"These innocent men were senselessly tortured by U.S. companies that profited from their misery," said lead attorney Susan L. Burke, of the Philadelphia law firm Burke O'Neil. "These men came to U.S. courts because our laws, as they have for generations, allow their claims to be heard here."
Allegations of abuse at the Baghdad prison first erupted in 2004 with the release of pictures of grinning U.S. soldiers posing with detainees, some naked, being held on leashes or in painful and sexually humiliating positions. Eleven U.S. soldiers were convicted of breaking military laws, and five others were disciplined in the scandal.
Neither U.S. civilian nor military authorities have charged private contractors with crimes at Abu Ghraib.
The contractors named as defendants in the lawsuit are CACI International Inc. of Arlington, Va., and New York-based L-3 Communications Corp., formerly Titan Corp.
Three of the complaints were filed in U.S. district courts in Seattle, Greenbelt, Md., and Columbus, Ohio, jurisdictions where three former workers reside. The fourth was filed in Detroit, where L-3 recruited heavily for translators, according to that complaint.
The lawsuits repeat "baseless allegations" made more than four years ago in another case brought by the same lawyers, CACI spokeswoman Jody Brown said in a statement.
"In the years that have passed since these claims first surfaced, nothing has changed to give any merit to unfounded and unsubstantiated claims," the statement read. "These generic allegations of abuse, coupled with imaginary claims of conspiracy, remain unconnected to any CACI personnel."
L-3 didn't immediately respond to a request for comment.
Three of the lawsuits name individual employees of those companies as defendants. They are Adel L. Nakhla, a former L-3 translator, of Montgomery Village; Daniel "DJ" Johnson of Renton, Wash., who worked as a CACI interrogator, and Timothy L. Dugan of Pataskala, Ohio, who also worked as a CACI interrogator, according to the complaints.
Nakhla's wife, Nadine, told an Associated Press reporter on her doorstep that her husband wasn't home. She declined to say how he could be reached.
Johnson's lawyer, Patrick O'Donnell, said in an e-mail the allegations against his client are false. "Daniel Johnson went to Iraq as a 21-year-old, fresh out of the Army, in order to serve his country, which he did honorably," O'Donnell wrote.
Johnson didn't leave a forwarding address after he moved about 10 days ago, his landlord in Renton said.
A phone listing for Dugan went unanswered Monday.
Burke said all four plaintiffs were released from Abu Ghraib without charges after they were held for as long as four years and four months in the case of Dugan's accuser, Suhail Najim Abdullah Al Shimari, an Iraqi farmer.
Al Shimari claims he was subjected to electric shock, beaten, deprived of food and sleep, threatened with dogs, stripped naked, forcibly shaved and forced to watch Dugan and others choke another prisoner.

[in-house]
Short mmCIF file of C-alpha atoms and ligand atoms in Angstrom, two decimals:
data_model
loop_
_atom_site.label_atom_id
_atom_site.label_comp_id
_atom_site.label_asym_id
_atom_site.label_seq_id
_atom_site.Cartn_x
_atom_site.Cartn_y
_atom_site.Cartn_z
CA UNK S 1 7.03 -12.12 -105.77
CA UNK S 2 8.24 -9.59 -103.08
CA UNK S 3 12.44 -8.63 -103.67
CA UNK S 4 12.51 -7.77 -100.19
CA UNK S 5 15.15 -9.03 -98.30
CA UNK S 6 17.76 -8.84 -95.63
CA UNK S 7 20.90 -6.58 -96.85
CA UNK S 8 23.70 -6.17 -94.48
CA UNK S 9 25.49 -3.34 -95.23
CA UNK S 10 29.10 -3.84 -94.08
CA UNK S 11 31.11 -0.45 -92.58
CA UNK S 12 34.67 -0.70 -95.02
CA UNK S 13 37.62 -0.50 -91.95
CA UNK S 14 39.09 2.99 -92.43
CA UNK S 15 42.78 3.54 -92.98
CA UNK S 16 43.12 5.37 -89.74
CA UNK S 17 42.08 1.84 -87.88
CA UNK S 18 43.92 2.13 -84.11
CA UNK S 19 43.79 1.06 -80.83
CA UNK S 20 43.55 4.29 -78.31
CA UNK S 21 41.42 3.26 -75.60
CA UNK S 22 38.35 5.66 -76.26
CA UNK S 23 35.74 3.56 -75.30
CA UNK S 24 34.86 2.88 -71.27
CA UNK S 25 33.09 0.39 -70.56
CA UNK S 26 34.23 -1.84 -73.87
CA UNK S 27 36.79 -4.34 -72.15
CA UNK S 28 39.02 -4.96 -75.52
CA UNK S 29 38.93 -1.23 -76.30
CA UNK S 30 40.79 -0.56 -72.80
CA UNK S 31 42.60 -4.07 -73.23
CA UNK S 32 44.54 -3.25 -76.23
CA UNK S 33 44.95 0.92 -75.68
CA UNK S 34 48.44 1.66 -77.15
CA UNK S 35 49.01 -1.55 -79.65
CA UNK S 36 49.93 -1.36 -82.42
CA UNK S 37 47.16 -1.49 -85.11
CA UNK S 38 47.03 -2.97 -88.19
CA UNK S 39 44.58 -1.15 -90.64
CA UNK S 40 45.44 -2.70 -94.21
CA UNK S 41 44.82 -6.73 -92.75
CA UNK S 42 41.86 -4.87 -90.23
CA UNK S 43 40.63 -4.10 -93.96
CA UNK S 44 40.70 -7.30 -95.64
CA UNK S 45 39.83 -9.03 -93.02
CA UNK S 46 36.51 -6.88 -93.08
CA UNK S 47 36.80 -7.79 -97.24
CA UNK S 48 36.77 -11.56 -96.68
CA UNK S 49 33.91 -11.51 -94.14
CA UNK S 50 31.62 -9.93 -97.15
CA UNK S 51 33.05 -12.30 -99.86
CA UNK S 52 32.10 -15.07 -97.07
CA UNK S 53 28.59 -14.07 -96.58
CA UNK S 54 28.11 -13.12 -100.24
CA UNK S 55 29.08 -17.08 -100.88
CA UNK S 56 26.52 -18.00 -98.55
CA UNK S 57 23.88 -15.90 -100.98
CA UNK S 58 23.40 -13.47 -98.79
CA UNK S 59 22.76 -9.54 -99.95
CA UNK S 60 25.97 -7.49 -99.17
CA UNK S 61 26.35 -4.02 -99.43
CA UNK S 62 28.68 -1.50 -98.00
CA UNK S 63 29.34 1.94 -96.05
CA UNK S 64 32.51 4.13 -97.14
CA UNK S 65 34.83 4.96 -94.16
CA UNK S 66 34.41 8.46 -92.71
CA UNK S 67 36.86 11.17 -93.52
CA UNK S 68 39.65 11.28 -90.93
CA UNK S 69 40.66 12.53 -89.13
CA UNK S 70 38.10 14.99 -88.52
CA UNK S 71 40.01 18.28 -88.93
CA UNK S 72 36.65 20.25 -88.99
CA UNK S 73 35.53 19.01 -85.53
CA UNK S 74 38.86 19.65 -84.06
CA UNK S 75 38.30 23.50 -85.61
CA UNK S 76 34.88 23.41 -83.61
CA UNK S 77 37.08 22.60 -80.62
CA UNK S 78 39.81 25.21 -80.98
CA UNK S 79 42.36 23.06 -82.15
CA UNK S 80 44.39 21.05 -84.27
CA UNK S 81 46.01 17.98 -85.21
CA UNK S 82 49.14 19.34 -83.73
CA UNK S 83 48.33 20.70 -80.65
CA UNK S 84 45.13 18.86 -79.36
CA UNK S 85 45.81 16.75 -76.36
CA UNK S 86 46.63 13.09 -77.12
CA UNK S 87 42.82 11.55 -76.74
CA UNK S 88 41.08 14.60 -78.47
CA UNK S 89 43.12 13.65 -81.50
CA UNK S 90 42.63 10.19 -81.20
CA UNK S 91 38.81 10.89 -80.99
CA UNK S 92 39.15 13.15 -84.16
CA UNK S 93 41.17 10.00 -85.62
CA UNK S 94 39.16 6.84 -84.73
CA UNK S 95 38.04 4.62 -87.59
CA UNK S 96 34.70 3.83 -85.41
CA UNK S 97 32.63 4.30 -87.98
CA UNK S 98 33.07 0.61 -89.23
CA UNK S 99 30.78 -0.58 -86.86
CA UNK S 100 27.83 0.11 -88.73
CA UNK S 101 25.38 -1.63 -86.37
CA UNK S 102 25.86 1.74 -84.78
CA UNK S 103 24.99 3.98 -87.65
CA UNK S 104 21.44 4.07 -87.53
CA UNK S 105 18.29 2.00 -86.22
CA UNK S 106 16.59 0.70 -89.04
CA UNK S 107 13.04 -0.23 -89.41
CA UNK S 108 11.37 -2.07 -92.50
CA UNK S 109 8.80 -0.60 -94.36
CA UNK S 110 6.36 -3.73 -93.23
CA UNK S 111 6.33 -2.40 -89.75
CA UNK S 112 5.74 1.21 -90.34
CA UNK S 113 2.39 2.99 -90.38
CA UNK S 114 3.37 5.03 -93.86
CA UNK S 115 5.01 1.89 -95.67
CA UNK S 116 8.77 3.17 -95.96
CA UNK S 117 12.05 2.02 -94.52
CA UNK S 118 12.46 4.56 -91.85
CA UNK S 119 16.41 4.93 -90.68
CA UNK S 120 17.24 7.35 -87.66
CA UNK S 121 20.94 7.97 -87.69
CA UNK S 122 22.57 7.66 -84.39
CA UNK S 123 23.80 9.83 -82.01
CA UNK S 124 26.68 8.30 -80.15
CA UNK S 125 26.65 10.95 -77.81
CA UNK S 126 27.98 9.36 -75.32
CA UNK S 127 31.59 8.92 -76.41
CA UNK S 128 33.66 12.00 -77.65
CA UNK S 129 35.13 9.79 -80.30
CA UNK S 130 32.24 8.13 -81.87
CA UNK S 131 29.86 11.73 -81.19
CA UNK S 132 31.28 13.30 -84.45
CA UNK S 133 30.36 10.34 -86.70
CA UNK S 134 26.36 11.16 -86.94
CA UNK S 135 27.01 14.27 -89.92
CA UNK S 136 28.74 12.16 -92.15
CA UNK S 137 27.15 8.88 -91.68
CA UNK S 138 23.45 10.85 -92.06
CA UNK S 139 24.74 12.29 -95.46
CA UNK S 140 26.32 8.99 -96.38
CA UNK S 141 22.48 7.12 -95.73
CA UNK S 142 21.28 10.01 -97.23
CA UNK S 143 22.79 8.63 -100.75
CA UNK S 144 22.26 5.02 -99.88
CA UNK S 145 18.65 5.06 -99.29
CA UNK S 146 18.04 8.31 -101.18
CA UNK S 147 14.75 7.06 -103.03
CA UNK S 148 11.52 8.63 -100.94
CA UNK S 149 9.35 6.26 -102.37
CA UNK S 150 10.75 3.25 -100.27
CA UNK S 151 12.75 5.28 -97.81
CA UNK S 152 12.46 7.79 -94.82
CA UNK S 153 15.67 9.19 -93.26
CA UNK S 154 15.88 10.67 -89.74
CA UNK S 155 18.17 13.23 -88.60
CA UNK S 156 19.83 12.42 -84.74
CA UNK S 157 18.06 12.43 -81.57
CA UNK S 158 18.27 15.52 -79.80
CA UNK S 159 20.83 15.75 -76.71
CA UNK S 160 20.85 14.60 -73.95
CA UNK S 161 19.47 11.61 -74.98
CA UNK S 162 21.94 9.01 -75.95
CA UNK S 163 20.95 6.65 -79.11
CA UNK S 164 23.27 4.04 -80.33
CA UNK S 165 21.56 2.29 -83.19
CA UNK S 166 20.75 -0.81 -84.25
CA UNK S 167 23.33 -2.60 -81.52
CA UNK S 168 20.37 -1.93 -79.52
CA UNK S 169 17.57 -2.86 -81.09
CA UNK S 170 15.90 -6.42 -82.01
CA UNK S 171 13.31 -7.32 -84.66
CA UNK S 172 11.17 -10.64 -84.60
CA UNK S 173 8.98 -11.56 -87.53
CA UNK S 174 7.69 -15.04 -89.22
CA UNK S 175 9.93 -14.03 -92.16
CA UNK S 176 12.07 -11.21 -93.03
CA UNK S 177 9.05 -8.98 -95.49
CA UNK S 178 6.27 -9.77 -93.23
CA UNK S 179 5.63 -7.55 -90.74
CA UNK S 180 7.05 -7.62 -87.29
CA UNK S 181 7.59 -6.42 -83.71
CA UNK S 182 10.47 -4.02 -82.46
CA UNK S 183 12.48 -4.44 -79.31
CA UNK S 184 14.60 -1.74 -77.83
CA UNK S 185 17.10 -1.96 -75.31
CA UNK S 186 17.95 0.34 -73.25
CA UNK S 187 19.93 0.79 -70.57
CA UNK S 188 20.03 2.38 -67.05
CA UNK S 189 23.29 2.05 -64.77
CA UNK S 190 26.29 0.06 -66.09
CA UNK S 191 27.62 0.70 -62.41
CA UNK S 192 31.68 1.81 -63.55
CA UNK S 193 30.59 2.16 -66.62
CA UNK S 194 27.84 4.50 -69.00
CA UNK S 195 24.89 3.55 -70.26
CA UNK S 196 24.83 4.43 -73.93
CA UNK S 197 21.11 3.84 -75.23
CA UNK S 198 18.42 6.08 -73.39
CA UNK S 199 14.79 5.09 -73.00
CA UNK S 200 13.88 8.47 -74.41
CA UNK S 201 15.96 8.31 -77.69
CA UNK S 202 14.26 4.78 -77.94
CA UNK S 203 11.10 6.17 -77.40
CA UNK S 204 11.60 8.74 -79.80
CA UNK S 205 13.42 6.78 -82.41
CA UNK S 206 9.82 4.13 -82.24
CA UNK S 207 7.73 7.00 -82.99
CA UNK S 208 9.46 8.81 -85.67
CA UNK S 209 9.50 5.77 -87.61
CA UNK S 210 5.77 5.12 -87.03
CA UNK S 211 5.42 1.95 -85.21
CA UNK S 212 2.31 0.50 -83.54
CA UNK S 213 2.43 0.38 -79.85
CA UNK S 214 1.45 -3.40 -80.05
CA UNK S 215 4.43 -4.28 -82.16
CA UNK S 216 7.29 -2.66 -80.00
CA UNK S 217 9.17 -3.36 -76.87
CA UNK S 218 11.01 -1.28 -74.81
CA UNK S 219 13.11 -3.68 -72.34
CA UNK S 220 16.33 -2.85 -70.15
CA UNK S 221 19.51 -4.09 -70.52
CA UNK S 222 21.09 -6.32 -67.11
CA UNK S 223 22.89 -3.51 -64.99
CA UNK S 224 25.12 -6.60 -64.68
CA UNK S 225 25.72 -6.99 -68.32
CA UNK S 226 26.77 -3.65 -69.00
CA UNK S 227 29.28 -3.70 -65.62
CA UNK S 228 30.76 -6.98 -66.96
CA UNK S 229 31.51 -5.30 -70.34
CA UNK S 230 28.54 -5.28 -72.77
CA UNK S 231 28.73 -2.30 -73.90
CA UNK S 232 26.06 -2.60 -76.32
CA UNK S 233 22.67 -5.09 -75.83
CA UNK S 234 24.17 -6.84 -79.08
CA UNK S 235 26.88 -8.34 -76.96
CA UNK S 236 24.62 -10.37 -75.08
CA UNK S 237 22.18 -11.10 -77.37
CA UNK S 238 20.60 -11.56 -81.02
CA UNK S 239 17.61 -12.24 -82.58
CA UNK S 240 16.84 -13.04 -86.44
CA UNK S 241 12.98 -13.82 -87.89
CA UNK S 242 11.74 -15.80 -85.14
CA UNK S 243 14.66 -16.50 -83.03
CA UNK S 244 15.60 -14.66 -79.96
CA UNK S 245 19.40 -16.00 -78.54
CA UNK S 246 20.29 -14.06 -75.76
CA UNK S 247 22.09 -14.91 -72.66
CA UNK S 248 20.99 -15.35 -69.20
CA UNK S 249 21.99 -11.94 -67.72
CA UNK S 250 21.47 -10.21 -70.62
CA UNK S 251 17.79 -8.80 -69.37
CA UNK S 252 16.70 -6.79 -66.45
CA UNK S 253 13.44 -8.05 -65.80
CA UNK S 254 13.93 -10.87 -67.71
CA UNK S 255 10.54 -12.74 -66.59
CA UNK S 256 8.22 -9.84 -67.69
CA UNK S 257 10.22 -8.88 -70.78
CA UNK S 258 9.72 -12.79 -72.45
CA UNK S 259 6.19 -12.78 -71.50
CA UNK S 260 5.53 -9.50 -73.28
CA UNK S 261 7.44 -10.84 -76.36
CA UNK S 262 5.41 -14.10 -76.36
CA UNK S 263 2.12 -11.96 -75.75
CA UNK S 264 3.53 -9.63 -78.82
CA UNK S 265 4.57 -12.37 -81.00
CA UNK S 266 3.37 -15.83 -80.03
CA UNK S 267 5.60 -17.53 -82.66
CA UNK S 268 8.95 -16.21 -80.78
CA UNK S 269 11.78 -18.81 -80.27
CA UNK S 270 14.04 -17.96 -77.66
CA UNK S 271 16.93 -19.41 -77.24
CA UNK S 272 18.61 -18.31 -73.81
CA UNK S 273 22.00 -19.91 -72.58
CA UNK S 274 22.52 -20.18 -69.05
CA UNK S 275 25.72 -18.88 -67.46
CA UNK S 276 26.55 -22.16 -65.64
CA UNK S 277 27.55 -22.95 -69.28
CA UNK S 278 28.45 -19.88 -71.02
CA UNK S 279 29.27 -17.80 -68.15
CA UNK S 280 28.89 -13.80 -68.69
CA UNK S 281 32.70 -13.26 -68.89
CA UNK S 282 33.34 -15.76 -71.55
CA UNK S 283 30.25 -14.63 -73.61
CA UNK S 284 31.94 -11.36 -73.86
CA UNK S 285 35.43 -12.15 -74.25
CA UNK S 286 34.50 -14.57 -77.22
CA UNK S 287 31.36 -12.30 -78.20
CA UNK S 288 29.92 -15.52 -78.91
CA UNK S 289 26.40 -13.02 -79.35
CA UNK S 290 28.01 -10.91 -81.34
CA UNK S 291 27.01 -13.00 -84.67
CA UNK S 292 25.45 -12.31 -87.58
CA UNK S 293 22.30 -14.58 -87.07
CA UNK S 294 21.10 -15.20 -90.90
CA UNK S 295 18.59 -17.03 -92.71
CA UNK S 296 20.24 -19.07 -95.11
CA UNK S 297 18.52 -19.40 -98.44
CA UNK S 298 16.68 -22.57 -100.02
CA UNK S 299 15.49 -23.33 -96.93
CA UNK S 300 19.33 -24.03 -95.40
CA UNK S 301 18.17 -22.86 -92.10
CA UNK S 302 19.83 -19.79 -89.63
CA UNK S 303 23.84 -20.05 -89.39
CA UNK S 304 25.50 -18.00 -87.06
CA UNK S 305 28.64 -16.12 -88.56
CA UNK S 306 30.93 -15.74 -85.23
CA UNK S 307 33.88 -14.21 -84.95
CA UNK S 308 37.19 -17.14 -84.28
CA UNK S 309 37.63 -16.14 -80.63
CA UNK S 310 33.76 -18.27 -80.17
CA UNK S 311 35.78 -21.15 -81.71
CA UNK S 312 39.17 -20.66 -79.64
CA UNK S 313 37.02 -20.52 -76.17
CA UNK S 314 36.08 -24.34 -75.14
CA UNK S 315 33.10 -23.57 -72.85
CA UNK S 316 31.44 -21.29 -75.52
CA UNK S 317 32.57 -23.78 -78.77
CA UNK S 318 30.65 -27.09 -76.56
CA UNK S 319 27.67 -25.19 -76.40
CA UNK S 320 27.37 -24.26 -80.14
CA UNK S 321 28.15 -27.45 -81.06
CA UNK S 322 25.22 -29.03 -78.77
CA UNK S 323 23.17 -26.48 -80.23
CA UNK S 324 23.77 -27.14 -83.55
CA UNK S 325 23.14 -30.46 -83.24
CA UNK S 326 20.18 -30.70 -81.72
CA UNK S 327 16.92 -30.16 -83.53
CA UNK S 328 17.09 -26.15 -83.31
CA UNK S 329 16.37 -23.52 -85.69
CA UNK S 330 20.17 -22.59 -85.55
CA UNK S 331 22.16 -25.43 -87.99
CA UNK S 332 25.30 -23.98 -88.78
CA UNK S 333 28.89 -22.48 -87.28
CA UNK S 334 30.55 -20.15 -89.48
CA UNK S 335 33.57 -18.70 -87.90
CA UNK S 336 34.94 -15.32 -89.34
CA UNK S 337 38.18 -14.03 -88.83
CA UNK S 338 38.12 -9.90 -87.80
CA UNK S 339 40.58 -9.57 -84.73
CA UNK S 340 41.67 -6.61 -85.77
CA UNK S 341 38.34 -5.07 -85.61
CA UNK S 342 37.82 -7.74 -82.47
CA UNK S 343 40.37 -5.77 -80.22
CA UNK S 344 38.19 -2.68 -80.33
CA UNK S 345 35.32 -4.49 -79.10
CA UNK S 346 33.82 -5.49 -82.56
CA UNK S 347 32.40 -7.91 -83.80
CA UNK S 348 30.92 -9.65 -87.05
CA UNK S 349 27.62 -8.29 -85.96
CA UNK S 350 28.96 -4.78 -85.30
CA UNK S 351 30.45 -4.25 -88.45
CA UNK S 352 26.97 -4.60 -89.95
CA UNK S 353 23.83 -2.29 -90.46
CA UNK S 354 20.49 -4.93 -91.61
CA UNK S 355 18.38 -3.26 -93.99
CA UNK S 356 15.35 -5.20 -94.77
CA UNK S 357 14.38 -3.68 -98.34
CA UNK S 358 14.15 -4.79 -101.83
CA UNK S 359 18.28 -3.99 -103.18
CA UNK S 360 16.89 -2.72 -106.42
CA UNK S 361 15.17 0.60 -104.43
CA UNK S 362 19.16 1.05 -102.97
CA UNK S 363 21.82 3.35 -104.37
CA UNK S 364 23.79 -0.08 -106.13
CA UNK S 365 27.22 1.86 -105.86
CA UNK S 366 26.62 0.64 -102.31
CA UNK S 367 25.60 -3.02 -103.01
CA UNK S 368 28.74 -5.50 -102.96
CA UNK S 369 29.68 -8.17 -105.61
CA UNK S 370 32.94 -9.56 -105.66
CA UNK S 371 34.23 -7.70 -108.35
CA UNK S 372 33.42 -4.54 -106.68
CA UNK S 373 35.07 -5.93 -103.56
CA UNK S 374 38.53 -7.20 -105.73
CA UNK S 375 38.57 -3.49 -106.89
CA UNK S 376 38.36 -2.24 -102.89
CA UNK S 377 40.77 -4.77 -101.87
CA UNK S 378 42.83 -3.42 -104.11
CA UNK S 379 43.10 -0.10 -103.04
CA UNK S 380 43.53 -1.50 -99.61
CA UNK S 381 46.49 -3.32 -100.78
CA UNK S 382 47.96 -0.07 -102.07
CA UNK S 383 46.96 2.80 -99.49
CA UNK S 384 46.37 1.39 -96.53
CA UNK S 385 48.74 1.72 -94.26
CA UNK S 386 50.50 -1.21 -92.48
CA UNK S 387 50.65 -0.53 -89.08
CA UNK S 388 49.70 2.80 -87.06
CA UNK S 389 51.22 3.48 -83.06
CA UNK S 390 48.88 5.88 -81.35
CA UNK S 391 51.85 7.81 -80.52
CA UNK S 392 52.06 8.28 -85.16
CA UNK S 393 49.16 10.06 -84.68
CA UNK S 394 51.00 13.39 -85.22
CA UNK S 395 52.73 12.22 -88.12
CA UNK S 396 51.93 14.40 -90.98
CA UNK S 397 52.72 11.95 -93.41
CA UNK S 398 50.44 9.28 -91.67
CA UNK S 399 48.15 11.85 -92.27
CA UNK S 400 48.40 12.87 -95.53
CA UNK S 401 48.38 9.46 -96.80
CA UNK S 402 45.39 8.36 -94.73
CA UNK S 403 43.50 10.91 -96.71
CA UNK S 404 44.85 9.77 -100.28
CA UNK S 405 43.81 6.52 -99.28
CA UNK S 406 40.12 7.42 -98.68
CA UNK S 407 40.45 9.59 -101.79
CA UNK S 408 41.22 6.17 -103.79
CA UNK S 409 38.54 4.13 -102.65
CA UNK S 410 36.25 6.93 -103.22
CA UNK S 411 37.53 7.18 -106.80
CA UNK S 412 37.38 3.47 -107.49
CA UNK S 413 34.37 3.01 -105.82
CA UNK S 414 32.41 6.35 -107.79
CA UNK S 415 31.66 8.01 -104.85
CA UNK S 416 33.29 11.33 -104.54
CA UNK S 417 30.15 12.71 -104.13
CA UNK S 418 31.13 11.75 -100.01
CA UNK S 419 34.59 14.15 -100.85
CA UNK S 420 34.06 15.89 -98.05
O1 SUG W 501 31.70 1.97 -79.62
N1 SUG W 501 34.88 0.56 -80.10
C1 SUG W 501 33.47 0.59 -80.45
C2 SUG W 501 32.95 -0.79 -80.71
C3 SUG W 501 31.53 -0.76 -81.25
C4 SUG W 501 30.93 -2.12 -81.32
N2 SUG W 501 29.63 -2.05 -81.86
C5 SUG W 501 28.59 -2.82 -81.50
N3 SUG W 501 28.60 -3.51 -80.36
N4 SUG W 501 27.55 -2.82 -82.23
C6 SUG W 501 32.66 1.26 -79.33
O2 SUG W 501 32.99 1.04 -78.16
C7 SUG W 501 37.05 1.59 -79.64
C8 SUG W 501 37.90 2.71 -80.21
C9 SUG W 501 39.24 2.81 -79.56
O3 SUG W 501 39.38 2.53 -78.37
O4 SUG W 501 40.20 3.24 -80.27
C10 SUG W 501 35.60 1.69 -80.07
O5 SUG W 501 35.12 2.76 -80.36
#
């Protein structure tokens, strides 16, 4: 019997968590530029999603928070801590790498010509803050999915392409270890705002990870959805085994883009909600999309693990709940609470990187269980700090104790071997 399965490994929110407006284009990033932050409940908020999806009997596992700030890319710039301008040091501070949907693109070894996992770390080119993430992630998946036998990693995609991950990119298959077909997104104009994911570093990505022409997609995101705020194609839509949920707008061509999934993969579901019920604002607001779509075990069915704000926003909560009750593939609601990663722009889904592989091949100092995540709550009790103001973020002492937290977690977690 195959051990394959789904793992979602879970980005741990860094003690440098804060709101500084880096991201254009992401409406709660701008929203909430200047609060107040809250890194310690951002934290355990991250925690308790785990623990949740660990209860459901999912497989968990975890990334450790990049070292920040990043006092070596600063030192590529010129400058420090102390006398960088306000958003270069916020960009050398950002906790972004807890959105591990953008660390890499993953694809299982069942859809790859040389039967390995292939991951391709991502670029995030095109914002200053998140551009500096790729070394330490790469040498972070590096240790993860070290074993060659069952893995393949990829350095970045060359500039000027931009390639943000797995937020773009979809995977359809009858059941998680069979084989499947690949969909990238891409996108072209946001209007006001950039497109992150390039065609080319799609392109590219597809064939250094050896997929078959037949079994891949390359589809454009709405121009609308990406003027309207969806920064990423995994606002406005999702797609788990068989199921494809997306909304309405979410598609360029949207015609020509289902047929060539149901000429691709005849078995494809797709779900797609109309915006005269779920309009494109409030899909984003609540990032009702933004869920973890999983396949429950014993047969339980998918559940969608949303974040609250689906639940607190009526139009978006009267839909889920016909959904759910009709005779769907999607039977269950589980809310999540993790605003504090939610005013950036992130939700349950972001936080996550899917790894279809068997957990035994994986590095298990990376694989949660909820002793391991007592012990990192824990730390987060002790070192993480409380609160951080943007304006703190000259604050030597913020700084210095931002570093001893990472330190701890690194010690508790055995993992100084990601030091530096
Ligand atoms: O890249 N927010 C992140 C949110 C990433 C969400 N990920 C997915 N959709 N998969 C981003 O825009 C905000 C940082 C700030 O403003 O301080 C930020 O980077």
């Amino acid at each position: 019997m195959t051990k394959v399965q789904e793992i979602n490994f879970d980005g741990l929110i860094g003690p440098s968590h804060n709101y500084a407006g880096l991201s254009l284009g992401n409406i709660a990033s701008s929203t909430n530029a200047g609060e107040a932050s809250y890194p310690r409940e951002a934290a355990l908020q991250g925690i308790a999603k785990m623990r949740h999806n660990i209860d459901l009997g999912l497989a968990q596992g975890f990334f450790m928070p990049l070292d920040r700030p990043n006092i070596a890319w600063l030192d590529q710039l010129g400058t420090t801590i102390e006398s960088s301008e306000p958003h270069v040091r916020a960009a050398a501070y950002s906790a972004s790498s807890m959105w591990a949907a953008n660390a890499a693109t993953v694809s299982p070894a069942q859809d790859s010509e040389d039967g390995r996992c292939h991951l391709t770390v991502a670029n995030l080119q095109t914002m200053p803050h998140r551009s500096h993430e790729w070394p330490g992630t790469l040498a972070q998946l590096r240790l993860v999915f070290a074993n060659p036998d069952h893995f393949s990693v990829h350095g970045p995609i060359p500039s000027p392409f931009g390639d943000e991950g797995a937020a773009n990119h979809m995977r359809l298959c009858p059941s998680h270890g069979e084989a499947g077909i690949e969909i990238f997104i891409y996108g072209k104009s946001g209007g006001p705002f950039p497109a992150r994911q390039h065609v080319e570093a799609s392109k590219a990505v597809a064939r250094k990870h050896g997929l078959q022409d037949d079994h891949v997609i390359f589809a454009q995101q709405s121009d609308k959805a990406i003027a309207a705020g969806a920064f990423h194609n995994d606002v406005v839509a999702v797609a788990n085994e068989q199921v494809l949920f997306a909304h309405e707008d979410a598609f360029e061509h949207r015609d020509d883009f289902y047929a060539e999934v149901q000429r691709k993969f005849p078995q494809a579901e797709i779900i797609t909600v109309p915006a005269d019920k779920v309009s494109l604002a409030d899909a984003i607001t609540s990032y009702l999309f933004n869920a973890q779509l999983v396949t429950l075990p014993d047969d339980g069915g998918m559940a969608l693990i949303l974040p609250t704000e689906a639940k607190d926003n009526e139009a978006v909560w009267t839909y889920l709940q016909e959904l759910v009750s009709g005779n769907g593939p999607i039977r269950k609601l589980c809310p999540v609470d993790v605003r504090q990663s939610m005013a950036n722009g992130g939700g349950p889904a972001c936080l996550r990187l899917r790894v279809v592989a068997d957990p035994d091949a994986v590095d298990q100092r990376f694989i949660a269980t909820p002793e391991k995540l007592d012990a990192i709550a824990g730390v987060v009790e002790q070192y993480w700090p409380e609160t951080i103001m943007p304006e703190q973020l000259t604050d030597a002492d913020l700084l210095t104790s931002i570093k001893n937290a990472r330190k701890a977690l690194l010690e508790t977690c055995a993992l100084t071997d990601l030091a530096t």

He claims Dugan, 48, beat an Iraqi civilian suspected of terrorism, threw him handcuffed and hooded from a vehicle, and dragged him across rocks.
Nakhla's accuser, Wissam Abdullateff Sa'eed Al-Quraishi, 37, of Amman, Jordan claims that Nakhla held Al-Quraishi down while a coconspirator poured feces on him.
Al-Quraishi also claims Nakhla and others stripped Al-Quraishi and other prisoners naked and piled them atop one another, separated by boxes.
Al-Quraishi also claims he watched Nakhla hold down a 14-year-old boy while an unidentified coconspirator sodomized the boy with a toothbrush.
Sa'adoon Ali Hameed Al-Ogaidi, a 36-year-old Arabic teacher from Baghdad, claims he was beaten by an unidentified L-3 translator, threatened with execution and stripped naked and paraded before other prisoners.
Johnson's accuser is Mohammed Abdwaihed Towfek Al-Taee of Baghdad. He claims an unidentified L-3 translator forced him to consume so much water that he vomited blood several times and then fainted. He claims the translator and others later tied a plastic line around his penis, preventing urination, and made him drink more, nearly killing him.
Burke and her associates filed a similar federal lawsuit in May in Los Angeles, claiming L-3 and CACI employees, including former CACI interrogator Steven Stefanowicz, abused an Abu Ghraib detainee named Emad al-Janabi.
All five cases stem from a District of Columbia federal judge's refusal to grant class-action certification to a 2004 lawsuit brought by the same attorneys and 237 plaintiffs. That complaint, which is still pending, consolidated two cases that originally named Stefanowicz, Nakhla, Dugan and Johnson. They were dismissed as defendants in the original cases for lack of jurisdiction.
Burke said more workers may be sued, and more plaintiffs may be added to the existing lawsuits.
Trying multiple cases has less potential impact than a class-action lawsuit, partly because individual plaintiffs have less clout, said Herman Schwartz, a law professor at American University in Washington. Also, individual plaintiffs may be inclined to settle for less money than a large group, he said.
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